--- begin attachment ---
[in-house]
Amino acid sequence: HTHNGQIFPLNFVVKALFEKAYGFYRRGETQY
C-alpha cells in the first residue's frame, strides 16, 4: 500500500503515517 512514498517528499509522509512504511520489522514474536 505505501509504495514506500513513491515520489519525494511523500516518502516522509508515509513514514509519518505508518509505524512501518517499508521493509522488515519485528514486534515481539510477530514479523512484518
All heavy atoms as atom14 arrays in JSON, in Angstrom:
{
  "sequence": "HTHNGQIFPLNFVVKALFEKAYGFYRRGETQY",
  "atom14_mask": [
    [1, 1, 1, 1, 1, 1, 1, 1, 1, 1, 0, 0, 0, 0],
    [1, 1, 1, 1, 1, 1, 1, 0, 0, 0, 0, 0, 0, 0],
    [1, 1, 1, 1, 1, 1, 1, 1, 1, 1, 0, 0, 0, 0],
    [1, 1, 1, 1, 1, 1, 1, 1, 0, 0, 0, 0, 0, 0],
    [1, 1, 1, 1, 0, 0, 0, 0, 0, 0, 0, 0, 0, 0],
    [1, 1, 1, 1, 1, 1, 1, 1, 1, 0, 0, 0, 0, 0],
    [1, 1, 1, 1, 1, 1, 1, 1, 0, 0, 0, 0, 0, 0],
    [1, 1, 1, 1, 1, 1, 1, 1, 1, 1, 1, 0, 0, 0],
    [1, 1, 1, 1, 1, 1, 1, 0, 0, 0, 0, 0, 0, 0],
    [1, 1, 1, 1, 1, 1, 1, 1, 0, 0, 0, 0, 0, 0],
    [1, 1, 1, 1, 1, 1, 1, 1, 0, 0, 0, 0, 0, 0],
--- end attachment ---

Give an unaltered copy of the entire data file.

[in-house]
Amino acid sequence: HTHNGQIFPLNFVVKALFEKAYGFYRRGETQY
C-alpha cells in the first residue's frame, strides 16, 4: 500500500503515517 512514498517528499509522509512504511520489522514474536 505505501509504495514506500513513491515520489519525494511523500516518502516522509508515509513514514509519518505508518509505524512501518517499508521493509522488515519485528514486534515481539510477530514479523512484518
All heavy atoms as atom14 arrays in JSON, in Angstrom:
{
  "sequence": "HTHNGQIFPLNFVVKALFEKAYGFYRRGETQY",
  "atom14_mask": [
    [1, 1, 1, 1, 1, 1, 1, 1, 1, 1, 0, 0, 0, 0],
    [1, 1, 1, 1, 1, 1, 1, 0, 0, 0, 0, 0, 0, 0],
    [1, 1, 1, 1, 1, 1, 1, 1, 1, 1, 0, 0, 0, 0],
    [1, 1, 1, 1, 1, 1, 1, 1, 0, 0, 0, 0, 0, 0],
    [1, 1, 1, 1, 0, 0, 0, 0, 0, 0, 0, 0, 0, 0],
    [1, 1, 1, 1, 1, 1, 1, 1, 1, 0, 0, 0, 0, 0],
    [1, 1, 1, 1, 1, 1, 1, 1, 0, 0, 0, 0, 0, 0],
    [1, 1, 1, 1, 1, 1, 1, 1, 1, 1, 1, 0, 0, 0],
    [1, 1, 1, 1, 1, 1, 1, 0, 0, 0, 0, 0, 0, 0],
    [1, 1, 1, 1, 1, 1, 1, 1, 0, 0, 0, 0, 0, 0],
    [1, 1, 1, 1, 1, 1, 1, 1, 0, 0, 0, 0, 0, 0],